Belfast was also mentioned in another part of that guide as one of the top 10 cities “on the rise”.

Views of our beautiful historic Province, coupled with the vivacity that is linked with anything that originates from Northern Ireland, cannot help but draw others to our shores. Perhaps that will be enhanced through today’s debate.

Whether it is for rest and recuperation in our salons and five-star hotels, nature holidays, touring the country and residing in quaint B&Bs, touring in a caravan and using our mini-caravan parks or shopping in the city followed by dinner and a show, Northern Ireland has it all. Therefore, it is important that there is a sincere push to show the rest of the world just what we have.

The hidden jewel in the Province’s crown is, undoubtedly, Strangford, and Members will shortly hear my colleague from Strangford make similar comments. The breathtaking view from Scrabo Tower in Newtownards to the Mournes on one side, Scotland and the sea on the other and Belfast city behind it is one that cannot be matched or surpassed. In Newtownards town, there is a superior hotel and superior nightlife, a weekly market, cinemas, a great shopping complex and beauty salons aplenty, one of which was an all-Ireland beauty salon finalist. Down the peninsula, there is beauty and wildlife aplenty, with many coffee shops, tea shops, antique shops and superior places to eat. That is just a small selection of what is happening in Strangford.

History and culture are rich around the Ards, with the well-known Scrabo Tower and Mount Stewart house and gardens. We also have the only example of a working fishing village, Portavogie, and the beauty of its landscape is coupled with caravan parks and B&Bs.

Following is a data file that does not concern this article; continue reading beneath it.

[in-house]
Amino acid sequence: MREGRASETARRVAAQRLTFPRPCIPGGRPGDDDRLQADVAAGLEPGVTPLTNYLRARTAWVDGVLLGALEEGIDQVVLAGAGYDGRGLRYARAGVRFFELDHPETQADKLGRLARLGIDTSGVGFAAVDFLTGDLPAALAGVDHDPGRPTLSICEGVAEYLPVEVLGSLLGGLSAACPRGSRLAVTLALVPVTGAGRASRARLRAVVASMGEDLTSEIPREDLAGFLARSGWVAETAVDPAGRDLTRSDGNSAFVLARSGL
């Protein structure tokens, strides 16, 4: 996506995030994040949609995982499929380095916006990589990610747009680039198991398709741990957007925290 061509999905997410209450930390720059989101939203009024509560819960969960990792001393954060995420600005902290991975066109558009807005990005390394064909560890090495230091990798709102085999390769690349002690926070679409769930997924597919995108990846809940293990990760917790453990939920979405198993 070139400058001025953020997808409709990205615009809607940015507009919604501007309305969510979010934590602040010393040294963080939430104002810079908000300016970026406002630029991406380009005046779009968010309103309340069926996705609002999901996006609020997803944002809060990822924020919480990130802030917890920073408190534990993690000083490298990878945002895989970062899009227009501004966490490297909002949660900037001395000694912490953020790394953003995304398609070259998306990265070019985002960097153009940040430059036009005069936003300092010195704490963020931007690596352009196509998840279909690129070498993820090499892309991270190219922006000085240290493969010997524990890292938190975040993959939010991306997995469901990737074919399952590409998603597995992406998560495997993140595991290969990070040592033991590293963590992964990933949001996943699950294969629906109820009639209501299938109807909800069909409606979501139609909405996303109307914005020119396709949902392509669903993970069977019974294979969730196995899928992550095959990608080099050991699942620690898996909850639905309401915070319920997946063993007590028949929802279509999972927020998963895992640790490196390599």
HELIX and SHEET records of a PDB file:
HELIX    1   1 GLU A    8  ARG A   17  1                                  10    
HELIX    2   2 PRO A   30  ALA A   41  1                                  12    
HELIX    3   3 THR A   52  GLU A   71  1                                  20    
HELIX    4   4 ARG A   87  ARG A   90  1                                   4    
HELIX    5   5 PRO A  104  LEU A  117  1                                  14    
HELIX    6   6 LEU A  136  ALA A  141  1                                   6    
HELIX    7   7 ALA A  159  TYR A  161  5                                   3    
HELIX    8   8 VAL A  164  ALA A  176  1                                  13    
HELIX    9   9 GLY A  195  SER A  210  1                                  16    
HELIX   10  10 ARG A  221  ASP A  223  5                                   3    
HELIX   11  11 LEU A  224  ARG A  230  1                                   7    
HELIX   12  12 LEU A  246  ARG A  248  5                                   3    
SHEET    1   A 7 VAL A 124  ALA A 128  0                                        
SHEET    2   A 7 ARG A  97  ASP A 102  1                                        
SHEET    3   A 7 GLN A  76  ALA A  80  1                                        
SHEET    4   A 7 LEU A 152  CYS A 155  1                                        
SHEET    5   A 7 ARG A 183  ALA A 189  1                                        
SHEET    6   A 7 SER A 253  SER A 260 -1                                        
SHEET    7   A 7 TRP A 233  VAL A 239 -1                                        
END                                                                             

Mr Deputy Speaker: I ask the Member to return to the subject of the debate and leave Strangford for the moment.

Mr Shannon: I will mention the debate every now and again through tourism. The reason that I said all that, Mr Deputy Speaker, is quite simple: it is an example of what we can do and what we can use.

In Portaferry, Exploris had 200,000 visitors last year and has the capacity for more. The motion gives us an opportunity to promote that and to do more. In our area, the Battletown gallery of craft and industry has been very successful, as many other folk will tell you. People can come to Eden pottery to buy or make pottery. There is the Castle Espie wetland and wildfowl centre near Comber, and the monastic life is represented by St Patrick and his history in County Down. All those things are part of the tourism, leisure and hospitality industries that we are trying to promote.

We cannot forget country sports. The game fair at Ballywalter attracts a record number of people through tourism and leisure and is promoted by Ards Borough Council and others. Some American shooters came to that event and spent £50,000, which is an example of what can happen when something is promoted right and taken advantage of.

Through the Budget, the Minister has shown the emphasis that is put on tourism so that it can take its rightful place in the future of Northern Ireland. I ask all Members to recognise and exploit the potential of their constituency, while realising that few will compare with what beautiful Strangford has to offer. The potential and the backing are there. For the benefit of the whole Province, let us make something of it and show Northern Ireland as a beautiful nation.

Mr Deputy Speaker: Bring your remarks to a close.

Mr Shannon: I urge Members to support the motion. I am sure that they will and that Members will all come to Strangford next week for their holidays.

Mr Deputy Speaker: The advertisements are over. I call Mr John McCallister.

Mr McCallister: I assume that the Member means Strangford town in the beautiful South Down constituency. However, I will draw the advertising to a close.

Mr Shannon: I mentioned in my introduction the ferry from Portaferry to Strangford. That is the one that I am referring to.

Mr Deputy Speaker: The Member has an extra minute.

Mr McCallister: Thank you, Mr Deputy Speaker. That was an easily earned extra minute.

The Ulster Unionist Party supports the development of the cafe, restaurant and tourism industries. Tourism is recognised as one of the key areas for growth in our economy, and we recognise how a cafe society could promote a vibrant tourist industry in the cities and towns in every constituency across Northern Ireland. We recognise the genuine need for the Department for Regional Development to legislate to regulate sitting-out areas on pavements.